Citizen Worker: The Experience of Workers in the United States with Democracy and the Free Market During the Nineteenth Century

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Cambridge University Press, Mar 31, 1995 - History - 189 pages
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In the 1990s democracy and market freedom are often discussed as though they were either synonymous or interchangeable. The experience of workers in the United States reveals that as government became more democratic, what it could do to shape daily life became more restricted. The extent and failures of workers' efforts to exercise power through the political parties provide insights and warnings from the nineteenth century to guide our thinking about the twenty-first. When industrialization began in the United States, both free and bound labor supplied commodities whose flow was dominated by merchant capital, while the legacy of the Revolution made possible the inclusion of white males from society's lower strata in the active citizenry. The voting rights and freedom of association enjoyed by working-men hastened the dismantling of personal forms of subordination, most dramatically in the brief moment when African Americans claimed those rights after the destruction of slavery. Nevertheless, neither white nor black workers fashioned the new rules for a society based on wage labor. Both the shaping of economic development and the allocation of poor relief were effectively insulated from democratic control, while new forms of social domination disguised as freely contracted market and familial relationships were sanctioned by the courts, by the newly restructured police and military forces, and by the criminalization of unemployment. Workers' use of their access to political power on behalf of their visions of the commonweal challenged, but never defeated, the new style of class rule, which both strengthened government and limited its sphere of action.

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A perceptive but pedantic look at the socioeconomic and political lot of America's 19th-century working class. Drawing on research for a lecture series given at Oxford during 1991, Montgomery (History ... Read full review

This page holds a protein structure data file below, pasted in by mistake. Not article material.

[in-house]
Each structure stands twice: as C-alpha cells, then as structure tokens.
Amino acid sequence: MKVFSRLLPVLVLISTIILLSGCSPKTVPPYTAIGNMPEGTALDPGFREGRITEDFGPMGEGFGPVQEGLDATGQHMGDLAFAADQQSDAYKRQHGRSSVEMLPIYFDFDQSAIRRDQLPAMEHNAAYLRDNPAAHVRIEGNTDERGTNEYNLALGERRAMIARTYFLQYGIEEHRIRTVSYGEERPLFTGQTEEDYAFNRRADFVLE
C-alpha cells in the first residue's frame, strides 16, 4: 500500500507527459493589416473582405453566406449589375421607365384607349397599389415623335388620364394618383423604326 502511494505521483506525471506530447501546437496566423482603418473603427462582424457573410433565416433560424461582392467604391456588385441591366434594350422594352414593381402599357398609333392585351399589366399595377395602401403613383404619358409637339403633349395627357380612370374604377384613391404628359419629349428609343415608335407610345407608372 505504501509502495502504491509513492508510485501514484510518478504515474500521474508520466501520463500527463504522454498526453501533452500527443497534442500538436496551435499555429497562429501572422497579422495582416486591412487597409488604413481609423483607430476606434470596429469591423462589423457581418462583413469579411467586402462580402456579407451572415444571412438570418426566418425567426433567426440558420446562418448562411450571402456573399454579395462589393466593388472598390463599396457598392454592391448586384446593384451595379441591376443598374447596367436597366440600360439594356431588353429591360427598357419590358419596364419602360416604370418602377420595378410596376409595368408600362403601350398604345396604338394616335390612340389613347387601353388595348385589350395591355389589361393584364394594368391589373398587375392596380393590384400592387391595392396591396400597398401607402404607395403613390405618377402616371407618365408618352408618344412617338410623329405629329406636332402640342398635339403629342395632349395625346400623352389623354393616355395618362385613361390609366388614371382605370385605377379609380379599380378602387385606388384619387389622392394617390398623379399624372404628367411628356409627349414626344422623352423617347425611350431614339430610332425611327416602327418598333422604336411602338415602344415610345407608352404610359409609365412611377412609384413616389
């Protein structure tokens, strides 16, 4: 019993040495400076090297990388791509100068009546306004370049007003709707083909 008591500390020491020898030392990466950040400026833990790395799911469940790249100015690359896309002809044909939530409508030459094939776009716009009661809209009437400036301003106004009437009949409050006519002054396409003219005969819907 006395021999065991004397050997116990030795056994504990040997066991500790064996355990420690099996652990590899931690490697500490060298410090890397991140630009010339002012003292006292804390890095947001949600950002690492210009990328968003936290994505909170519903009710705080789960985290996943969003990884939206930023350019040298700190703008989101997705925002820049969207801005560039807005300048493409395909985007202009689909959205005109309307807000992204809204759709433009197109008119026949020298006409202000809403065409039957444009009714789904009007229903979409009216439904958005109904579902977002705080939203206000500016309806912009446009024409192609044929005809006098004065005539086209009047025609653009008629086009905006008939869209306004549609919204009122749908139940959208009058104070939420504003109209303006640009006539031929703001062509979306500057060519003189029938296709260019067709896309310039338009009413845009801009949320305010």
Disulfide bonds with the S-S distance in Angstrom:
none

Wage Labor Bondage and Citizenship
The Right to Quit
Free Labor in the Shadow of Slavery
Quitting and Getting Paid
Citizenship and the Terms of Employment
Policing People for the Free Market
The Definition and Prosecution of Crime
The Privatization of Poor Relief
Police Powers and Workers Homes
Political Parties
Black Workers and the Republicans in the South
Industrial Workers and Party Politics
Workers and Tammany Hall
Labor Reform and Electoral Politics
Citizenship and the Unseen Hand

The Crime of Idleness
Arms and the Man

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Page 8 - Man hath his daily work of body or mind Appointed, which declares his dignity, And the regard of Heaven on all his ways; While other animals unactive range, And of their doings God takes no account. To-morrow, ere fresh morning streak the east With first approach of light, we must be risen, And at our pleasant labour, to reform Yon...
Page 8 - Thus certain experiences, meanings, and values which cannot be expressed or substantially verified in terms of the dominant culture, are nevertheless lived and practised on the basis of the residue cultural as well as social - of some previous social and cultural institution or formation.
Page 9 - The mode of production of material life conditions the social, political and intellectual life process in general. It is not the consciousness of men that determines their being, but, on the contrary, their social being that determines their consciousness.
Page 7 - Linda K. Kerber, Women of the Republic: Intellect and Ideology in Revolutionary America (Chapel Hill: University of North Carolina Press, 1980); Mary Beth Norton, Liberty's Daughters: The Revolutionary Experience of American Women, 1750-1800 (Boston: Little, Brown, 1980); and Jan Lewis, "The Republican Wife: Virtue and Seduction in the Early Republic...

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